|NUMBER 1842.—February 13, 2013||
Aesthetic Realism was founded by Eli Siegel in 1941
Dear Unknown Friends:
We are serializing the great 1972 lecture The Known & Unknown Are Kind in Poetry, by Eli Siegel. It is about something which Aesthetic Realism, of all the world’s philosophies, has shown to be a matter of the most vital importance in every person’s life. Along with the fact that one’s own personal happiness and one’s kindness or cruelty depend on this matter, it is central to the conduct of nations, to world economics, to how justly or brutally human beings treat each other. One way of describing it is: How much do we want to know truly what we feel, be critics of our own feelings, see them accurately?
People mainly go by the unstated notion that one’s feelings are one’s own, and therefore one can do with them as one pleases. That includes not looking at them. It includes lying to oneself and others about them. This ordinary way of seeing is the complete contrary to what happens in art—because all art comes from a person’s wanting to see his or her feeling and deal with it accurately, widely, deeply. Sometimes the accuracy is a wild accuracy, has strangeness to it, but it is accuracy nonetheless.
This Aesthetic Realism principle is true about the feelings we have at any time—whether sinking feelings, triumphant feelings, yearning, angry, abashed, confused feelings: “All beauty is a making one of opposites, and the making one of opposites is what we are going after in ourselves.” The opposite of feeling is knowing, and any instance of art is a oneness of these. In art an individual deals with his or her emotion so truly that the emotion takes on world meaning—is simultaneously personal and impersonal. That is what happens in a Manet painting; a Mozart concerto; a poem by Herrick. And, this lecture shows, unless that is what we are trying to be, we’ll betray ourselves and hurt others.
The disinclination to be exact about our feelings is part of what Aesthetic Realism identifies as “the greatest danger or temptation of man”: contempt.
In the lecture we’re serializing, Mr. Siegel discusses a passage by philosopher R.G. Collingwood (1889- 1943). He does not agree with everything Collingwood says, and the passage has its difficulty. But it is, Mr. Siegel shows, unusual and mightily valuable because it is about the need to see our feelings accurately—and also about the desire not to do so. Collingwood calls the latter “corruption of consciousness.”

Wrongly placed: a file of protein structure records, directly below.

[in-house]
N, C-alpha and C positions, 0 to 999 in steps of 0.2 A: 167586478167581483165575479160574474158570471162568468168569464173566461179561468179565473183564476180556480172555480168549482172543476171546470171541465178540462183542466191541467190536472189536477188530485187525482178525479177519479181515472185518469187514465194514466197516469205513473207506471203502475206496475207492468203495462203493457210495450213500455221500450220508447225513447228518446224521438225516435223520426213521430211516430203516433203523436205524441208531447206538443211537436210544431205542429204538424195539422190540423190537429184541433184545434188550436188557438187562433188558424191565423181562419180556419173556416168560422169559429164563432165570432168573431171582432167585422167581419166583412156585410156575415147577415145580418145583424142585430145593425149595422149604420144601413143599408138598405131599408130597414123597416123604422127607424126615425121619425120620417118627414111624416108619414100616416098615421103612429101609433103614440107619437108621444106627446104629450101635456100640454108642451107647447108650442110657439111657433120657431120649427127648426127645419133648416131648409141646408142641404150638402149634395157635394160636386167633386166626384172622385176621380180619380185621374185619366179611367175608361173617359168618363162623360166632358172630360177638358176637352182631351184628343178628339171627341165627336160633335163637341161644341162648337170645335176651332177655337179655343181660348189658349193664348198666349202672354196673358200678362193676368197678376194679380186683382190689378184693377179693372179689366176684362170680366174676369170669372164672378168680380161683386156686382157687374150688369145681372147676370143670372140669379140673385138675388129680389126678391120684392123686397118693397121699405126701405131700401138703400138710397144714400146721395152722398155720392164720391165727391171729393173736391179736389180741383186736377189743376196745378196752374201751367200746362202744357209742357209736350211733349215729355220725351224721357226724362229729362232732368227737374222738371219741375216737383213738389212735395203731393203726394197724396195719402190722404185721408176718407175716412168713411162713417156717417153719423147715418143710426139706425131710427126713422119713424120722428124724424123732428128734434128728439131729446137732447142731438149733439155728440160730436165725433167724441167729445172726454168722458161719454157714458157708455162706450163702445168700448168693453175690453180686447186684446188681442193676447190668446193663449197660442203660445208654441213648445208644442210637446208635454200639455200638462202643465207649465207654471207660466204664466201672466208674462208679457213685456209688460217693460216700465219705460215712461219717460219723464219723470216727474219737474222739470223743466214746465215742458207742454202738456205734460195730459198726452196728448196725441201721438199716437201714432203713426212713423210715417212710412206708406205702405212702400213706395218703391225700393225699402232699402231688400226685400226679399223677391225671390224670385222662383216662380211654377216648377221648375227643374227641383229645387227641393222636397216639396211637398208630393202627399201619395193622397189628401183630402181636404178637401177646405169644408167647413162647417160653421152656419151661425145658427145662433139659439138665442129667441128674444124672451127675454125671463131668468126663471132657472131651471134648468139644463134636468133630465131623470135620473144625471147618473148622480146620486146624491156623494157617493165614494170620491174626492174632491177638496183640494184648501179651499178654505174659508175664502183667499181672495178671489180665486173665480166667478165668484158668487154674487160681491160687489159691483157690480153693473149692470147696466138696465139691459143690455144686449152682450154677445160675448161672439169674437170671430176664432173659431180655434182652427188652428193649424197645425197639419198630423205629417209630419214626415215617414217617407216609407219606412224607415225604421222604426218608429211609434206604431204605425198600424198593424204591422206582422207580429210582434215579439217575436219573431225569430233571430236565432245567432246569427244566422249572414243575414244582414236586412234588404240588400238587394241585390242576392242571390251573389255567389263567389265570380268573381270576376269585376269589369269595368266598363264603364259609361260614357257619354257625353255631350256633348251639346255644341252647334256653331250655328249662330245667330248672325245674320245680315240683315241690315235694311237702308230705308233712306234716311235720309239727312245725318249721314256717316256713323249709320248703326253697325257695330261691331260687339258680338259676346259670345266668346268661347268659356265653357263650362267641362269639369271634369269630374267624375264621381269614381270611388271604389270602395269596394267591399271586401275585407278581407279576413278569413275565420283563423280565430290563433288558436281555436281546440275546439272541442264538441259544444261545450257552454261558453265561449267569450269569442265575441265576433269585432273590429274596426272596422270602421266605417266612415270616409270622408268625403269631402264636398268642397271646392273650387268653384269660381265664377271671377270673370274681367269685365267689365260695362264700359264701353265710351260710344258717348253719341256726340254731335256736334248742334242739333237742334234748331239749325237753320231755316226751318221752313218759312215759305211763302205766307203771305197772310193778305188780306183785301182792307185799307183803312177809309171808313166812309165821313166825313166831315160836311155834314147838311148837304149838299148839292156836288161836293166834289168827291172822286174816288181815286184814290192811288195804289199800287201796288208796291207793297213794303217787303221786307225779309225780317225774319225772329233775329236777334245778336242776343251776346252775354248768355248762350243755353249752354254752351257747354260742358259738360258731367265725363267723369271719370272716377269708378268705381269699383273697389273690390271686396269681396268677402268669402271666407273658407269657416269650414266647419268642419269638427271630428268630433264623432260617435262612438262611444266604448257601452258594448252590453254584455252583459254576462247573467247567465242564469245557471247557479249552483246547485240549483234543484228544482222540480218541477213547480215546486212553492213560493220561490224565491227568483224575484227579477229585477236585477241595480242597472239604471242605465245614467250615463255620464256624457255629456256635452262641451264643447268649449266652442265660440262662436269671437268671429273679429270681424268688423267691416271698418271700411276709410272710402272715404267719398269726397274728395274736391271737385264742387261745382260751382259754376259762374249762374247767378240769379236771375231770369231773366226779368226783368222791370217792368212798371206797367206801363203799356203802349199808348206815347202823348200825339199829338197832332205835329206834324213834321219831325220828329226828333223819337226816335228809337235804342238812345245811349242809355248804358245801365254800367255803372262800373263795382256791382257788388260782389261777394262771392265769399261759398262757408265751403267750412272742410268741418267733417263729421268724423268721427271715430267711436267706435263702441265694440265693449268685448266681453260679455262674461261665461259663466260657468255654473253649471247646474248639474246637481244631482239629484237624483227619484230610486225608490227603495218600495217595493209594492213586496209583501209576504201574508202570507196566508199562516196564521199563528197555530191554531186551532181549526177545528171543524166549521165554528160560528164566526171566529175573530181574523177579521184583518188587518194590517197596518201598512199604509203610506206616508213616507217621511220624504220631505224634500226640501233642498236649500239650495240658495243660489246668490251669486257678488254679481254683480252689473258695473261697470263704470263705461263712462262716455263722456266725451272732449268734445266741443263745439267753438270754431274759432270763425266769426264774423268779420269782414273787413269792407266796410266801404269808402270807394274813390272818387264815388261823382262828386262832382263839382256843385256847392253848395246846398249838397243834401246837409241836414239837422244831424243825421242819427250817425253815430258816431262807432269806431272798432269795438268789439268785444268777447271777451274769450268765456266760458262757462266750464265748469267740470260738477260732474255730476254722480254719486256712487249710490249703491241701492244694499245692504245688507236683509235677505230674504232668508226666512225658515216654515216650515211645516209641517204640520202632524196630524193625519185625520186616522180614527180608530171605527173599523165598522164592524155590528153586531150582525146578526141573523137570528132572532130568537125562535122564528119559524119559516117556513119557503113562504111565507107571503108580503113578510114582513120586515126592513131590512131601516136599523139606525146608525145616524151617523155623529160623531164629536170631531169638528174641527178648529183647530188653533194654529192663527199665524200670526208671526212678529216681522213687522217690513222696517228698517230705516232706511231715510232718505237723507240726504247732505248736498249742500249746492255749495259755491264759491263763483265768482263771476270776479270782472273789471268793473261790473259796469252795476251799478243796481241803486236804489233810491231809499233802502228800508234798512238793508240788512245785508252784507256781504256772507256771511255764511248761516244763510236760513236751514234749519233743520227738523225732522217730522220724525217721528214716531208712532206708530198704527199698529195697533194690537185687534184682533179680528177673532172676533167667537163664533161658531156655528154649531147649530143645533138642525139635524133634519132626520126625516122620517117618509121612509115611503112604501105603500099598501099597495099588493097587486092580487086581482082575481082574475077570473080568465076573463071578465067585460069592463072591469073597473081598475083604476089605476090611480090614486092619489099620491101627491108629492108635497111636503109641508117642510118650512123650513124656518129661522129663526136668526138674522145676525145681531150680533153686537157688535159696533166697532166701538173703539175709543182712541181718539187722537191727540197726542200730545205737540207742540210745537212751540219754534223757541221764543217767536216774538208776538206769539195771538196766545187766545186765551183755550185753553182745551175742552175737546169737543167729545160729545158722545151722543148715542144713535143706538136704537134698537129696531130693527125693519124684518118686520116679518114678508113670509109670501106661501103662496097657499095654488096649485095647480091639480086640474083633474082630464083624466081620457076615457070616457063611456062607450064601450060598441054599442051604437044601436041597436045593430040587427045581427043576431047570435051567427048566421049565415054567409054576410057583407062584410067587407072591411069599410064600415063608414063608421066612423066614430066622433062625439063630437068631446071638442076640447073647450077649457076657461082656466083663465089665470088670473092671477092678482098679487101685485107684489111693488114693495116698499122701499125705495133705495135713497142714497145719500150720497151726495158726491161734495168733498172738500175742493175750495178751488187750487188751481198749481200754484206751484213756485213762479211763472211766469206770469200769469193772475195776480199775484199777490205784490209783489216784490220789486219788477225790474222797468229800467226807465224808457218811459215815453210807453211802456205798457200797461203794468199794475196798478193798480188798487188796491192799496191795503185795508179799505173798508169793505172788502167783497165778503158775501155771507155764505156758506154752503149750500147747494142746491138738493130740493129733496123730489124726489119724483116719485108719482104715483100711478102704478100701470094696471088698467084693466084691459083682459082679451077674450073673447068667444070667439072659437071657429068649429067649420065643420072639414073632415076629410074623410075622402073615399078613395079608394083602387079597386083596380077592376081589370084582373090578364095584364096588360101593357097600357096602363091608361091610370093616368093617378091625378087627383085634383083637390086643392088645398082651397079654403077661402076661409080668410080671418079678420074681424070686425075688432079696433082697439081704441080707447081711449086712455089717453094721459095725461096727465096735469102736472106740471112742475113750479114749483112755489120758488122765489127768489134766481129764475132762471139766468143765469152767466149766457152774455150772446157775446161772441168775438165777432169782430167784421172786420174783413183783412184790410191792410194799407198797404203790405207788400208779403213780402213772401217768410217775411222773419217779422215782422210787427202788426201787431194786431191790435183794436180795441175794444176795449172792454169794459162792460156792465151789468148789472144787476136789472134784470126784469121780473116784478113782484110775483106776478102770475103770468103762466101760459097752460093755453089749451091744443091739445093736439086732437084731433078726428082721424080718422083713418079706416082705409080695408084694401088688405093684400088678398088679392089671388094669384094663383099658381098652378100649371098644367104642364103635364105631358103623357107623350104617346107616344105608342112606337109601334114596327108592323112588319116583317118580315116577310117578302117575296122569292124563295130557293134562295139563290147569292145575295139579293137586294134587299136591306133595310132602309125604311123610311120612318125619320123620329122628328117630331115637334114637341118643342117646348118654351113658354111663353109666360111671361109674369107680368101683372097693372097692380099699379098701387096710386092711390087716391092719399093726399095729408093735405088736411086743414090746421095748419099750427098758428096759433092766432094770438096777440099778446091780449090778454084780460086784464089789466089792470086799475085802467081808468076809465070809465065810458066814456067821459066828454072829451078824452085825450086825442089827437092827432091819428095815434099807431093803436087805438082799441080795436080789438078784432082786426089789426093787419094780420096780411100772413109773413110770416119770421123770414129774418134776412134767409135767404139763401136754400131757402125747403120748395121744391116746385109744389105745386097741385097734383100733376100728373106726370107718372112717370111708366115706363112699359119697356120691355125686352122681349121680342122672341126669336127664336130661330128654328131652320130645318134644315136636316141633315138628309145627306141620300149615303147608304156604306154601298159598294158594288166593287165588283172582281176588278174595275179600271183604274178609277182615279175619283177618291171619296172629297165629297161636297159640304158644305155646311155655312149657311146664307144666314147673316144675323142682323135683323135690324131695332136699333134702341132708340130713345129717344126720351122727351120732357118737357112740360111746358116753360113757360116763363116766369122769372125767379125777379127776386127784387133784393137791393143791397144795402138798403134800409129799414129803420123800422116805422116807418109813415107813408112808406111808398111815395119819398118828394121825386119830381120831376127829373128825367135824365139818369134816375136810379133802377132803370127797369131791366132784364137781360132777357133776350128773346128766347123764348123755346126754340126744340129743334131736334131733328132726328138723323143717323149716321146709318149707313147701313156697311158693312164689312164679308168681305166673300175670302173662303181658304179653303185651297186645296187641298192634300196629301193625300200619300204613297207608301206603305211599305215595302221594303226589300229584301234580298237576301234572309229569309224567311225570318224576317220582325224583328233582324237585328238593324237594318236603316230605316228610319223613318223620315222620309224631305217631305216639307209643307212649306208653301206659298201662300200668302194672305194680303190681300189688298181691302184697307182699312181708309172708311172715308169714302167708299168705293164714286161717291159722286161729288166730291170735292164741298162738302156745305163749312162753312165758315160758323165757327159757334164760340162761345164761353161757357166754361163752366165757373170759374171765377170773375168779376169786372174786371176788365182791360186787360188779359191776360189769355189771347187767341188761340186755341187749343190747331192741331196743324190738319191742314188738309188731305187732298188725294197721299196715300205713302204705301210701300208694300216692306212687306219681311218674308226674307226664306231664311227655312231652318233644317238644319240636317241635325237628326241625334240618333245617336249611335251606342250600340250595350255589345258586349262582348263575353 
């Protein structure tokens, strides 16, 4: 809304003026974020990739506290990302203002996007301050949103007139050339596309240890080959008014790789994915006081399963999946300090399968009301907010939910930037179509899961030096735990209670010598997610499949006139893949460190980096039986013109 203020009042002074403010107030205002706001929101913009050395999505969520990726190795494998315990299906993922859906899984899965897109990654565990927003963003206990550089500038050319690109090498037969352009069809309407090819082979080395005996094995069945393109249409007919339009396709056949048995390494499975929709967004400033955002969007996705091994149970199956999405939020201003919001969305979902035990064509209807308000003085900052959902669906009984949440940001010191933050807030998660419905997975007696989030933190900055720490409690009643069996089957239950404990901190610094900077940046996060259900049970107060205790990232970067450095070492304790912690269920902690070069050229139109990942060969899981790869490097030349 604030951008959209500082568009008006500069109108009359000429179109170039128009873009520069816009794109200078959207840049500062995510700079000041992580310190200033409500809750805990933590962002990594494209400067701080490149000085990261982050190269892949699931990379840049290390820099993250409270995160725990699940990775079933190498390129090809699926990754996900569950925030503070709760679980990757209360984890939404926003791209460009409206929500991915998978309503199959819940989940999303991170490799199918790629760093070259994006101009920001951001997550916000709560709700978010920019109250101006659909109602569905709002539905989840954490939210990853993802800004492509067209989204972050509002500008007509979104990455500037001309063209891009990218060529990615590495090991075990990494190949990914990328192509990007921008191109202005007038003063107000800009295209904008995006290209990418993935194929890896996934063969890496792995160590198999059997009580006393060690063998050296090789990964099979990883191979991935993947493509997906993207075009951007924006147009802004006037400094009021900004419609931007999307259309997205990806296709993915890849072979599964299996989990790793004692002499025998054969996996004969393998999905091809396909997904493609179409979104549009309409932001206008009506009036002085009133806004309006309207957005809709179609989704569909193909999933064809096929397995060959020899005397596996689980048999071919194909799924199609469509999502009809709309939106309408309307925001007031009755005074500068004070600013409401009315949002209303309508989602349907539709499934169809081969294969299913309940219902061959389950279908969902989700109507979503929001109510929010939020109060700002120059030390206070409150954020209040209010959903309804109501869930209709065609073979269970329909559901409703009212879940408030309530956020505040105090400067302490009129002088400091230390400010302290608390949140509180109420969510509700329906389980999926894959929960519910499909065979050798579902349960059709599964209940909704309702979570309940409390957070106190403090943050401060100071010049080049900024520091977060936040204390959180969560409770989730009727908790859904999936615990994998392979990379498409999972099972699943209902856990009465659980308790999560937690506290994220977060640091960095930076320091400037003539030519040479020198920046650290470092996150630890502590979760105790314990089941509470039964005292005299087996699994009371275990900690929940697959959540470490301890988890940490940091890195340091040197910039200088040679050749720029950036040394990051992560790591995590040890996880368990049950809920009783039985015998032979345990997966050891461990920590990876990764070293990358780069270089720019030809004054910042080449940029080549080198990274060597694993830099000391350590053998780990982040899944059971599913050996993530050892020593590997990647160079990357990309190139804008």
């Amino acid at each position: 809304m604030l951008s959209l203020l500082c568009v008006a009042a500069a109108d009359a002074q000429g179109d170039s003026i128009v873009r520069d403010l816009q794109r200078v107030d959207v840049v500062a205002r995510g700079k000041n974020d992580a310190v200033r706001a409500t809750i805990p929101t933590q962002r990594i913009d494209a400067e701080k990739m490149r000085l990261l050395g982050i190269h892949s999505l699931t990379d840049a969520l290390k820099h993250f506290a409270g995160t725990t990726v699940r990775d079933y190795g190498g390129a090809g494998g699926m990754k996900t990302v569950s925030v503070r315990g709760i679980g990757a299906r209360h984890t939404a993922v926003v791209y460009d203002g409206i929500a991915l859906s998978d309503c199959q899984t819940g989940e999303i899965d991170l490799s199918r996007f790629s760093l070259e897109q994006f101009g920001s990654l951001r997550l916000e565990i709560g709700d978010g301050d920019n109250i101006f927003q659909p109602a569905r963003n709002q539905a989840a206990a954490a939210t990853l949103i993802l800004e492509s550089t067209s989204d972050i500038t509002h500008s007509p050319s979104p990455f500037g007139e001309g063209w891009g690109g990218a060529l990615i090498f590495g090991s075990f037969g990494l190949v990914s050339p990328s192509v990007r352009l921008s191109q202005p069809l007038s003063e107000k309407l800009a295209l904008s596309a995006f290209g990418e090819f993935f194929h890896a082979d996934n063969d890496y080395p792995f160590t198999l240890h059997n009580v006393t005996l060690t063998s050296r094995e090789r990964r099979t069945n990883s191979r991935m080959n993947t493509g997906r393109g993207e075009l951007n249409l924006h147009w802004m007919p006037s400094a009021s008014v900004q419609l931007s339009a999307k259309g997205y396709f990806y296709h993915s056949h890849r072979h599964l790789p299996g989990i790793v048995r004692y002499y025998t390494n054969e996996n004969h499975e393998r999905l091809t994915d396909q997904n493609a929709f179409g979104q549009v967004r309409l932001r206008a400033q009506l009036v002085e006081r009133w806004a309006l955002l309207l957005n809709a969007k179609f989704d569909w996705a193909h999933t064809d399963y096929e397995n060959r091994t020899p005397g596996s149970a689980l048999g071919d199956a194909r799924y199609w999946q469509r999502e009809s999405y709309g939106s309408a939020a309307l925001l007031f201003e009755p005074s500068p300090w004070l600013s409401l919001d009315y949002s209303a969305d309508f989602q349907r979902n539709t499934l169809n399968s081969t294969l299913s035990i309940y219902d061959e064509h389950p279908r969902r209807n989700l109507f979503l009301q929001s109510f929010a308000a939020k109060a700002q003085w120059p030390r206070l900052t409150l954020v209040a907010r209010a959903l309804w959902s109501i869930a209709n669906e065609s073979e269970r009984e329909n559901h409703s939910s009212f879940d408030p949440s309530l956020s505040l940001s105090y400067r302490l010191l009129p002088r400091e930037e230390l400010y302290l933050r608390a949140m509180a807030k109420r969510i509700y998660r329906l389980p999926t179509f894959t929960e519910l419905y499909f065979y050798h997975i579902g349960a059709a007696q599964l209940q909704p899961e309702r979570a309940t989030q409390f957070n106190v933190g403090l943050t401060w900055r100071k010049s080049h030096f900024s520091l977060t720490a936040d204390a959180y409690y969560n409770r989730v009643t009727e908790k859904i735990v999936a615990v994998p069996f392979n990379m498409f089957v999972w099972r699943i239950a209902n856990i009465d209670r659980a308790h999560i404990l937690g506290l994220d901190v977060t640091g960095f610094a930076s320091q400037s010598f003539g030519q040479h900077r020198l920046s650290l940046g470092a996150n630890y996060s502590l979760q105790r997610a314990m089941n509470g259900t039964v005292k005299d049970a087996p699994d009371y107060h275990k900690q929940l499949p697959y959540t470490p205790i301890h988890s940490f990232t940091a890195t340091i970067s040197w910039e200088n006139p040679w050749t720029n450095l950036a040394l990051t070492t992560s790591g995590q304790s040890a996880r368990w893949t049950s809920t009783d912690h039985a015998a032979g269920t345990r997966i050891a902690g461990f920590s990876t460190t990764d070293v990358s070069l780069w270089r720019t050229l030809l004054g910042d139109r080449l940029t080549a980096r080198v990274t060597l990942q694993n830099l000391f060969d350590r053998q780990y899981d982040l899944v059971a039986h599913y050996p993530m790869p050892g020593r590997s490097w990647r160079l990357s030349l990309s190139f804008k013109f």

For Example, in Love
As a prelude, I’ll give some instances of people’s not wanting to see, but to meddle with, their feelings.
There are many such instances in that tremendous field which is love. A frequent one is something Mr. Siegel describes in “Love and Reality,” chapter 7 of Self and World:
The night that Selma met Ted she was critical of him. She did not like his ways so much, he seemed somewhat awkward,...there was a clumsy eagerness on his part. She wished that his eyes were a little different. But as the days went on and as Ted kept displaying his devotion to her and insisting on her indispensability, the defects noted at the beginning dissolved in a mist of transmutation, forgiveness, praise. For here was a person sent by the world to corroborate Selma’s hopes that all was well with her....Ted came to stand for...a world that recognized the distinction of Selma. [P. 180]
A woman can tell herself she feels a man is just magnificent—if not quite perfect then pretty close—when she deeply does not. The reason she meddles with her feeling is: if someone acts as though we’re superior to everything else, and we want to use his praise “to corroborate [our] hopes that all [is] well with [us],” we can’t do it unless we see the adoration as coming from a fit judge—from someone who himself is rather unquestionable. So we decide we feel he is that.
The same woman, some years later, can meddle with her feelings in another way. Now married to the man and angry, she tells herself she was deceived and hurt by him. That is more self-glorifying than to look at the sense (present in her) that there was something wrong with her purposes as to him; and at the fact that even now she has feelings both for and against him. She’d rather tell herself she’s just against him than try to know who he is and how she herself sees.